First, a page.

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The Importance of Teaching Consent from an Early Age

By: Jordan Hoskinson, BCBA, LBA

Consent can seem like a complex topic to tackle, as both a clinician and as a parent to autistic children. What is consent? It’s defined as “permission for something to happen or agreement to do somethingᵃ.” This definition doesn’t seem to take into consideration where people are coerced or feel pressured into giving permission to be touched or to touch someone else. A much more inclusive definition of consent would be, “if the person agrees by choice and has the freedom and capacity to make that choiceᵇ.” The issue of who can be touched and how and in what context can be confusing for autistic children.

One way to avoid issues around these rules of physical touch is to teach children about consent. Physical touch, even something as innocent as a physical prompt to help someone hold a crayon, should not happen unless both people are on board with it. Our bodies are our own and we are the only ones who have the right to decide what we are comfortable doing with them.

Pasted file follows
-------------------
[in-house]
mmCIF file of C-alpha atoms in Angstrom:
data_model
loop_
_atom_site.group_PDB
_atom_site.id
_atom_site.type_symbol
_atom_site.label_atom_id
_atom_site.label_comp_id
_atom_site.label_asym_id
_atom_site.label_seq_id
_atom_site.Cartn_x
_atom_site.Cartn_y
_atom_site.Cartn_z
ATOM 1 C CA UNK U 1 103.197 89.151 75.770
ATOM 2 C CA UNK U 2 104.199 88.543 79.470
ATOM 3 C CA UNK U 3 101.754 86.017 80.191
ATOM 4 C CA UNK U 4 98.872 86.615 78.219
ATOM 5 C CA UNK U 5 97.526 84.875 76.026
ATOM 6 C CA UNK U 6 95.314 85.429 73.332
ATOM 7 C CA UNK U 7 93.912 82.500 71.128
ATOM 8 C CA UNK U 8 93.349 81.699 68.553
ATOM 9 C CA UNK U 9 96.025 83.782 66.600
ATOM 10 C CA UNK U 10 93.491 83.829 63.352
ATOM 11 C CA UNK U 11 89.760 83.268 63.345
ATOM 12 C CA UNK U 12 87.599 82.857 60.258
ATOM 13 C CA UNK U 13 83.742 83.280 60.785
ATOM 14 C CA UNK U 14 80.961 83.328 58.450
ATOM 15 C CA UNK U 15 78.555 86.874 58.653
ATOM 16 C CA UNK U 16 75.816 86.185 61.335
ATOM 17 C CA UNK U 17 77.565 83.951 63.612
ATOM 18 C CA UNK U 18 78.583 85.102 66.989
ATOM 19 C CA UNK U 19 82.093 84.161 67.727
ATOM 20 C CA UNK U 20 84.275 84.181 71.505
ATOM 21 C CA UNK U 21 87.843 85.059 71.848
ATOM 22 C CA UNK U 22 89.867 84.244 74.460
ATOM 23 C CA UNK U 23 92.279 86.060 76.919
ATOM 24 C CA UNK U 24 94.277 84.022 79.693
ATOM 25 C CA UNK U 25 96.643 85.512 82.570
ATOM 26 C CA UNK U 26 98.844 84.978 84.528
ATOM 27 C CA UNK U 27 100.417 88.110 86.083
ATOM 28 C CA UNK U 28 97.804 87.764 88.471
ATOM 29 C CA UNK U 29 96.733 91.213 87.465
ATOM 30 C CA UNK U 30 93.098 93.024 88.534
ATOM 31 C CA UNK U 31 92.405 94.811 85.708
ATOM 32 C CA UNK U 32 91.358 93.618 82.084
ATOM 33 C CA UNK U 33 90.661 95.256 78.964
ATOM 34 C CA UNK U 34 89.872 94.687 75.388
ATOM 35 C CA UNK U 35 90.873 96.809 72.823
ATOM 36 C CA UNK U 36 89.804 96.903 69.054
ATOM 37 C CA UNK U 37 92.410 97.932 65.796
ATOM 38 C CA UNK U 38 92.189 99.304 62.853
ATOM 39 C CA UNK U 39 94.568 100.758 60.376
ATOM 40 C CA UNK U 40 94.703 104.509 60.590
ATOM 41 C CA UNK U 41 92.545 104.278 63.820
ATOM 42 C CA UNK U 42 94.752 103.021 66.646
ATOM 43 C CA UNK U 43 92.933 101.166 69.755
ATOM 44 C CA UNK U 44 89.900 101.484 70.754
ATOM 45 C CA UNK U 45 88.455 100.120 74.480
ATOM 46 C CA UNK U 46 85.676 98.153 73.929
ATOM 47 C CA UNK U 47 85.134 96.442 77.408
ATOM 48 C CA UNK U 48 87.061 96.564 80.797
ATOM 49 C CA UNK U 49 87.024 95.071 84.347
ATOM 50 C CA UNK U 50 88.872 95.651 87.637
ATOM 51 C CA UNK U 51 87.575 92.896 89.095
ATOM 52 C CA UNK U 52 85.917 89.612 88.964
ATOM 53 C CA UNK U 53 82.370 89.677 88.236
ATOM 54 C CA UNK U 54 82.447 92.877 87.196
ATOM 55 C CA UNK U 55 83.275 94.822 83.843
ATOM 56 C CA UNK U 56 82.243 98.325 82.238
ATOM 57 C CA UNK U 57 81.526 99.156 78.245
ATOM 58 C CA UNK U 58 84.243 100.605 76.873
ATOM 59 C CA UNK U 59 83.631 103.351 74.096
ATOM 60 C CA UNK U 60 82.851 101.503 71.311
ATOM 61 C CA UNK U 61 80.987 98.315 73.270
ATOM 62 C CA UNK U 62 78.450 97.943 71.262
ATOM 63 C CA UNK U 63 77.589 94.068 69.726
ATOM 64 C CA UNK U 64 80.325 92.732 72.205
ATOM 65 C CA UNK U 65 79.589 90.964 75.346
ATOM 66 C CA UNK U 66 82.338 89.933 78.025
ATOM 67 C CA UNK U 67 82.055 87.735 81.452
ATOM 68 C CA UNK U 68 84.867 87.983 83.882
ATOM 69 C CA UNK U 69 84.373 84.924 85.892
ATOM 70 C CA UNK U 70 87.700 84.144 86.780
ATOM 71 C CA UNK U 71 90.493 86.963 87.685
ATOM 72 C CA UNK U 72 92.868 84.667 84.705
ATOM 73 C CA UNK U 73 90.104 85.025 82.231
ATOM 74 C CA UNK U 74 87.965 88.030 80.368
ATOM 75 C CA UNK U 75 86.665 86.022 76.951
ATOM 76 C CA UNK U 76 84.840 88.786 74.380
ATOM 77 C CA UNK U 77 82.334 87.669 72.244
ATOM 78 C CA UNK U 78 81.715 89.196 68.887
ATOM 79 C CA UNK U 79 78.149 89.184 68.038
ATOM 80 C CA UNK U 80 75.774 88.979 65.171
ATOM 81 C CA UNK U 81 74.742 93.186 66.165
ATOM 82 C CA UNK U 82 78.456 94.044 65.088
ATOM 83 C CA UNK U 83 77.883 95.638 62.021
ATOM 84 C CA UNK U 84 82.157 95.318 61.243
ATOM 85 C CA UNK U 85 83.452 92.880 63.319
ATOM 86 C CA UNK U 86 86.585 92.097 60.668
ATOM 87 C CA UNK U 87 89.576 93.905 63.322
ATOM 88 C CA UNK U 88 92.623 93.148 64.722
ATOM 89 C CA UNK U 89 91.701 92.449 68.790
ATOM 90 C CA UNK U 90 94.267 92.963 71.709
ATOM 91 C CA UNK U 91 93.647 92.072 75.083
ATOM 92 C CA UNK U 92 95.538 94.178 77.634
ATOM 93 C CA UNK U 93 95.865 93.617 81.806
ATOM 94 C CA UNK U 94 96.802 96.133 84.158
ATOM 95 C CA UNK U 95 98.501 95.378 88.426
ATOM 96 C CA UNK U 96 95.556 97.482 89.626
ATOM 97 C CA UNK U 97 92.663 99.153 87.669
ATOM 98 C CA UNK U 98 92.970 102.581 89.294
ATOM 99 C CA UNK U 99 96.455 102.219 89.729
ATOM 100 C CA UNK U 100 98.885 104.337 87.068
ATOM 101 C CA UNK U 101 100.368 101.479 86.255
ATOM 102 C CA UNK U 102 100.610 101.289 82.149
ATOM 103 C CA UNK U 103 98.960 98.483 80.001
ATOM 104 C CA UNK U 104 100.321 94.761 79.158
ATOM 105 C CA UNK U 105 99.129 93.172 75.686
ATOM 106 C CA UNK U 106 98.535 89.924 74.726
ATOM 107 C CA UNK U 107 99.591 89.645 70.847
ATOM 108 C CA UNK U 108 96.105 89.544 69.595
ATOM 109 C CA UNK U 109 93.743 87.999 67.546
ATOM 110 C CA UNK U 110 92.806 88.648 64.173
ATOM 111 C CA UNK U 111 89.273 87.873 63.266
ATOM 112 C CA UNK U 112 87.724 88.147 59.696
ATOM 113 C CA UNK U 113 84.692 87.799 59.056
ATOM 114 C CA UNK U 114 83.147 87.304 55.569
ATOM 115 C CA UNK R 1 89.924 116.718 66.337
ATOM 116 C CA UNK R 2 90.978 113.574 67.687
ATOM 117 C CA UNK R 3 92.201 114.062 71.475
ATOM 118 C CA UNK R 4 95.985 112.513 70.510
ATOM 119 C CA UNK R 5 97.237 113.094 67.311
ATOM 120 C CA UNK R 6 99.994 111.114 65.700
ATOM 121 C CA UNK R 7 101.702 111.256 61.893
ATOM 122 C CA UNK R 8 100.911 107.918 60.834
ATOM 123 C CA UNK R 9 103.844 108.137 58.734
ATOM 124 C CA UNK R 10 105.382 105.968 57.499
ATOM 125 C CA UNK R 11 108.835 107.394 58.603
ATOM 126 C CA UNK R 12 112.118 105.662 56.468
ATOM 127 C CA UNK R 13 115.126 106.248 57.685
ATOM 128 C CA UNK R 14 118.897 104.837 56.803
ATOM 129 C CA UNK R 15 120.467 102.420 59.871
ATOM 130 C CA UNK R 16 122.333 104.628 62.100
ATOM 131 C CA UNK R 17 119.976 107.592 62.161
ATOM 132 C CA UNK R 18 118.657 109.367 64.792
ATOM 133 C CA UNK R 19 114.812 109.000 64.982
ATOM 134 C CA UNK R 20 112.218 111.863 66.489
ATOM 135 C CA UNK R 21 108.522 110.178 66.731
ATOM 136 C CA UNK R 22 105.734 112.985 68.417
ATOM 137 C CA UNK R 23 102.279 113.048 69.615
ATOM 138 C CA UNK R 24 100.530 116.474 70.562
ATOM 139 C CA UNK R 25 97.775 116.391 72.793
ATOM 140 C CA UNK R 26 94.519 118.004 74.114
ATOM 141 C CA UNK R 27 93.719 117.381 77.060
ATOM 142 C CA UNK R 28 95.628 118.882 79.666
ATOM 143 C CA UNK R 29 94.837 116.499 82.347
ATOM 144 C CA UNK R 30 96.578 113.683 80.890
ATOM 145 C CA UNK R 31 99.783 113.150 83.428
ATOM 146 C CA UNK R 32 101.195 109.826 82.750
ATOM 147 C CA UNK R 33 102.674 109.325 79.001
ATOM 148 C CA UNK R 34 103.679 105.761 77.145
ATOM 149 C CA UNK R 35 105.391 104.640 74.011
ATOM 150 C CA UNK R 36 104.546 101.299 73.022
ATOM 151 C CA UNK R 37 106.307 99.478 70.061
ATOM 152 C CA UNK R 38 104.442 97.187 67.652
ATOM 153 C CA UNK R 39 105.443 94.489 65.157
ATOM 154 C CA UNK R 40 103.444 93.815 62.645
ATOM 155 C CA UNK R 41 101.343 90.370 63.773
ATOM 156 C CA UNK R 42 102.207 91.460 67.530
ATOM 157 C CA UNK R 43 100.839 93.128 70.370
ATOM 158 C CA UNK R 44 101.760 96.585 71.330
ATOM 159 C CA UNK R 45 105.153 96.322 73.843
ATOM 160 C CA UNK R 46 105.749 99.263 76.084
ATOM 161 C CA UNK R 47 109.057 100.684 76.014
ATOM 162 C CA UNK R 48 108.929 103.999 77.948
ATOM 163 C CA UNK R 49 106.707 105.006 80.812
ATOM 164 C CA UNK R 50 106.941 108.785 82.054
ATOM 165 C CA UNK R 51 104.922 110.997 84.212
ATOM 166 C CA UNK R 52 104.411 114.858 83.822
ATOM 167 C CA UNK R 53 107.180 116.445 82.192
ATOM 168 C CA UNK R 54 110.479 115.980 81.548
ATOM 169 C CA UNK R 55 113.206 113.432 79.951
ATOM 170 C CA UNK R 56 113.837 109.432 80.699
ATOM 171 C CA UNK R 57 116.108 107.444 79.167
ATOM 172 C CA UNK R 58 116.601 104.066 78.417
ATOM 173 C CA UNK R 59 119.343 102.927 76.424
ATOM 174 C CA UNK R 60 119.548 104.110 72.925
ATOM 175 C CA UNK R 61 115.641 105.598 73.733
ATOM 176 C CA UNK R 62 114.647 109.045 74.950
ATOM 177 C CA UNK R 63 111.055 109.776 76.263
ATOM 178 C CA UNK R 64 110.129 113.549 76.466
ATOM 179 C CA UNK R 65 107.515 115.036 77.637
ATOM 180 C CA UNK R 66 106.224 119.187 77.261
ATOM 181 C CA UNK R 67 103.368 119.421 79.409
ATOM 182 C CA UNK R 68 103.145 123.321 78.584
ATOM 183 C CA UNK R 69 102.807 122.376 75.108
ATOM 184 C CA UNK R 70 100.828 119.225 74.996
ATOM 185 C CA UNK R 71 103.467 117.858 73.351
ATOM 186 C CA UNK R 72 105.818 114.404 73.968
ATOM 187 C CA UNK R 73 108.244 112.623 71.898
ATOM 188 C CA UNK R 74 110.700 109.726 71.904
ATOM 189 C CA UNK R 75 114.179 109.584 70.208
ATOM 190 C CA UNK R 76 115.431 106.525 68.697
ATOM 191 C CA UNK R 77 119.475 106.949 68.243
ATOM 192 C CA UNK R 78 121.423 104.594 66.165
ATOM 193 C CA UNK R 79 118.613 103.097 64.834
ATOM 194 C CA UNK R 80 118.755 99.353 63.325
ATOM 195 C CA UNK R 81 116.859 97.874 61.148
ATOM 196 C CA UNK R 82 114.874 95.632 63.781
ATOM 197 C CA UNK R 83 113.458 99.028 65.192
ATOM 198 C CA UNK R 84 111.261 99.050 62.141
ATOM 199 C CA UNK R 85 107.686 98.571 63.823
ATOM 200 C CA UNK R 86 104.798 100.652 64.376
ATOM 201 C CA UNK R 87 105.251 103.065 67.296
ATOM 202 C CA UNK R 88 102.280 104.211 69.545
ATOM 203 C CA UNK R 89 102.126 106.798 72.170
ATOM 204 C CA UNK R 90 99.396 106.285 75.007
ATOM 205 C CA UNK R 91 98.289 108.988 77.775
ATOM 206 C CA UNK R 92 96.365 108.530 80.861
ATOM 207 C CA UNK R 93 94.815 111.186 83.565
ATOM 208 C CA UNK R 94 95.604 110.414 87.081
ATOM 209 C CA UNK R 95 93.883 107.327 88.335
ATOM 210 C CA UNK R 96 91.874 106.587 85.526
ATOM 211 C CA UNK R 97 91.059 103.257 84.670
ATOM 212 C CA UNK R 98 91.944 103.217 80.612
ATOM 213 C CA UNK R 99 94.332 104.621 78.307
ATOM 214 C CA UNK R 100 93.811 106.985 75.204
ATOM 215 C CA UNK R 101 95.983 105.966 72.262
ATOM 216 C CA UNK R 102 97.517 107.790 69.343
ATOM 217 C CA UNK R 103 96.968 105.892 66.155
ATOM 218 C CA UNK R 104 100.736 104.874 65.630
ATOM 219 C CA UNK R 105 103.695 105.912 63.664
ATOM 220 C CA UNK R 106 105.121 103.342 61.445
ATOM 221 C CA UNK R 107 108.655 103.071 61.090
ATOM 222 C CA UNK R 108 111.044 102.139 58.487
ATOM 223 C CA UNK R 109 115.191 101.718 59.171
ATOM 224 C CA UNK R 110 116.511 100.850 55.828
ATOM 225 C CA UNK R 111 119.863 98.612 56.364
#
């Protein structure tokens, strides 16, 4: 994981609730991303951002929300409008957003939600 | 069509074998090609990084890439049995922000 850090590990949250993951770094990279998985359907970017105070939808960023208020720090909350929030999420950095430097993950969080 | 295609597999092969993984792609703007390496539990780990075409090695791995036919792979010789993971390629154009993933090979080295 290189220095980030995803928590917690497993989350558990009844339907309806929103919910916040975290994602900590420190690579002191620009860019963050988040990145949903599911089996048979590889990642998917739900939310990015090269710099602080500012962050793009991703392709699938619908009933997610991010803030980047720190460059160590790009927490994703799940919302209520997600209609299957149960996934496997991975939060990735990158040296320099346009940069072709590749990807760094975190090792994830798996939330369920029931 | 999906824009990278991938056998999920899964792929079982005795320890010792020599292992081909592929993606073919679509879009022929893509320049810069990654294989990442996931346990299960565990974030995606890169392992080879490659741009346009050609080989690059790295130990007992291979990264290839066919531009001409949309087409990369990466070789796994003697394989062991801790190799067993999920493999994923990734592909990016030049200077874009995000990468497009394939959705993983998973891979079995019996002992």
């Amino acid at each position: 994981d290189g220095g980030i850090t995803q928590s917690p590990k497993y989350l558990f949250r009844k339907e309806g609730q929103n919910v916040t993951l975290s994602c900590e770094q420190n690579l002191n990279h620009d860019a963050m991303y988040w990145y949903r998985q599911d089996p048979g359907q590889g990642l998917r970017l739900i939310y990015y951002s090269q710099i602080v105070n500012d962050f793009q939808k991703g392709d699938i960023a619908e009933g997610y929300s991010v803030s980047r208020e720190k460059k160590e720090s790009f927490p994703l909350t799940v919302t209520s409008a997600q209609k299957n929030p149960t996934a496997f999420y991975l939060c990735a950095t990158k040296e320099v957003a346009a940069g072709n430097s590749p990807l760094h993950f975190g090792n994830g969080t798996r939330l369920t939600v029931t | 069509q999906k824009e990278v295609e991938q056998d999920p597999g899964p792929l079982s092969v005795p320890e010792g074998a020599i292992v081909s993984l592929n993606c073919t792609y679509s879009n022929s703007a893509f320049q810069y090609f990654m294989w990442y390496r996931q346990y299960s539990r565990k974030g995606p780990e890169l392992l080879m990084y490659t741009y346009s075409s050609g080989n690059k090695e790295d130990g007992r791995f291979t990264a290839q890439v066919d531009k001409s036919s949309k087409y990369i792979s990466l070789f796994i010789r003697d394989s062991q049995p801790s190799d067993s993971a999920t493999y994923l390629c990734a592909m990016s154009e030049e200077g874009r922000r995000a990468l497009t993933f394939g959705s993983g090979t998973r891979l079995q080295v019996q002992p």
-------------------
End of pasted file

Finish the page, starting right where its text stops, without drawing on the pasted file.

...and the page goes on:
As a parent, if my family is visiting my home and they wish to give my child a hug, my child has the right to say, “No, thank you” and to have that respected. By forcing my child into a situation where they might feel uncomfortable with physical touch, I’m teaching her that others have the right to make her body feel uncomfortable. Allowing someone to say no to physical touch should always be respected, whether it’s a family member, a peer, a doctor, or a therapist.

As you teach your child about consent, be sure that you model what it looks like. Unless your child is in danger, don’t touch them unless you’ve received permission. If it seems as though they’ve had a rough day at school you can say, “Do you want a hug?” instead of just pulling them into your arms. This sort of consistency will help them learn what to do if they want to touch someone.

If you have a preverbal child, look for signs that touch may be unwelcome. This could look like backing away, pulling away, or engagement in ineffective behavior whenever you attempt to make physical contact.

Therapists and BCBAs at BASICS ABA Therapy are trained to ask all our clients’ permission before we offer any touch. This is one of the many ways that we teach self-advocacy. It’s never too early to teach your child about consent. It’s a lesson that every person—autistic and neurotypical—should be aware of and understand. When we learn about consent from an early age, we can grow up knowing how to give consent and also when to ask for consent from another person.



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